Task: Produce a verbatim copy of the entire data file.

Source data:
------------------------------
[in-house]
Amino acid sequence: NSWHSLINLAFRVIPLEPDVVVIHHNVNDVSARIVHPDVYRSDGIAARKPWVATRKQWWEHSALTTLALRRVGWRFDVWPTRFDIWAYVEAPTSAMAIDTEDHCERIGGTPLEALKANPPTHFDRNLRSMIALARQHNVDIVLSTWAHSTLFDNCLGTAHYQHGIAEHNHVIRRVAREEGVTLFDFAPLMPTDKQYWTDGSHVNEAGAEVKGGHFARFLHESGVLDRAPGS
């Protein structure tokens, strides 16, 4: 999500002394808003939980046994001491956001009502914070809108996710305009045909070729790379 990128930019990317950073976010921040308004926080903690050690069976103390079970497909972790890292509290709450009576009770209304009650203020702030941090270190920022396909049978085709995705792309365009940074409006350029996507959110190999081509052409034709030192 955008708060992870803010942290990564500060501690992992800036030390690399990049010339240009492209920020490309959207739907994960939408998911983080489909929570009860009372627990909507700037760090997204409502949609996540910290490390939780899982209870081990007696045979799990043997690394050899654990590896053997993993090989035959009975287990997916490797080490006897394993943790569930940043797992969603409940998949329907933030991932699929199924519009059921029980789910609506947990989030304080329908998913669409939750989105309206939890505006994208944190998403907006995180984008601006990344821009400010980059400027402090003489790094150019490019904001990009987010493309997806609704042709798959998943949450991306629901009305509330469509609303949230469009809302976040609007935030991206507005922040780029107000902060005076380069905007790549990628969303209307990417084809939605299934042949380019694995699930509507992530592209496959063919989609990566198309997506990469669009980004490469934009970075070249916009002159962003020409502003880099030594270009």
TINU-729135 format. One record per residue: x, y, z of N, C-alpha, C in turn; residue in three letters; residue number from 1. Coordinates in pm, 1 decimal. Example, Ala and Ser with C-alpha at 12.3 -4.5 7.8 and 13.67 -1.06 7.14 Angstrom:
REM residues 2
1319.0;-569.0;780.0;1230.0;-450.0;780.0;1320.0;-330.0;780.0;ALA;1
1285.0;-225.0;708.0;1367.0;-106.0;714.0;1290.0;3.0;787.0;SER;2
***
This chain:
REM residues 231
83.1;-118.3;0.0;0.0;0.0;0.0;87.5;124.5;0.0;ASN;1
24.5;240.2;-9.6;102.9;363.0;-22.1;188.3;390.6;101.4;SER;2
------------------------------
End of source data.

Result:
[in-house]
Amino acid sequence: NSWHSLINLAFRVIPLEPDVVVIHHNVNDVSARIVHPDVYRSDGIAARKPWVATRKQWWEHSALTTLALRRVGWRFDVWPTRFDIWAYVEAPTSAMAIDTEDHCERIGGTPLEALKANPPTHFDRNLRSMIALARQHNVDIVLSTWAHSTLFDNCLGTAHYQHGIAEHNHVIRRVAREEGVTLFDFAPLMPTDKQYWTDGSHVNEAGAEVKGGHFARFLHESGVLDRAPGS
């Protein structure tokens, strides 16, 4: 999500002394808003939980046994001491956001009502914070809108996710305009045909070729790379 990128930019990317950073976010921040308004926080903690050690069976103390079970497909972790890292509290709450009576009770209304009650203020702030941090270190920022396909049978085709995705792309365009940074409006350029996507959110190999081509052409034709030192 955008708060992870803010942290990564500060501690992992800036030390690399990049010339240009492209920020490309959207739907994960939408998911983080489909929570009860009372627990909507700037760090997204409502949609996540910290490390939780899982209870081990007696045979799990043997690394050899654990590896053997993993090989035959009975287990997916490797080490006897394993943790569930940043797992969603409940998949329907933030991932699929199924519009059921029980789910609506947990989030304080329908998913669409939750989105309206939890505006994208944190998403907006995180984008601006990344821009400010980059400027402090003489790094150019490019904001990009987010493309997806609704042709798959998943949450991306629901009305509330469509609303949230469009809302976040609007935030991206507005922040780029107000902060005076380069905007790549990628969303209307990417084809939605299934042949380019694995699930509507992530592209496959063919989609990566198309997506990469669009980004490469934009970075070249916009002159962003020409502003880099030594270009």
TINU-729135 format. One record per residue: x, y, z of N, C-alpha, C in turn; residue in three letters; residue number from 1. Coordinates in pm, 1 decimal. Example, Ala and Ser with C-alpha at 12.3 -4.5 7.8 and 13.67 -1.06 7.14 Angstrom:
REM residues 2
1319.0;-569.0;780.0;1230.0;-450.0;780.0;1320.0;-330.0;780.0;ALA;1
1285.0;-225.0;708.0;1367.0;-106.0;714.0;1290.0;3.0;787.0;SER;2
***
This chain:
REM residues 231
83.1;-118.3;0.0;0.0;0.0;0.0;87.5;124.5;0.0;ASN;1
24.5;240.2;-9.6;102.9;363.0;-22.1;188.3;390.6;101.4;SER;2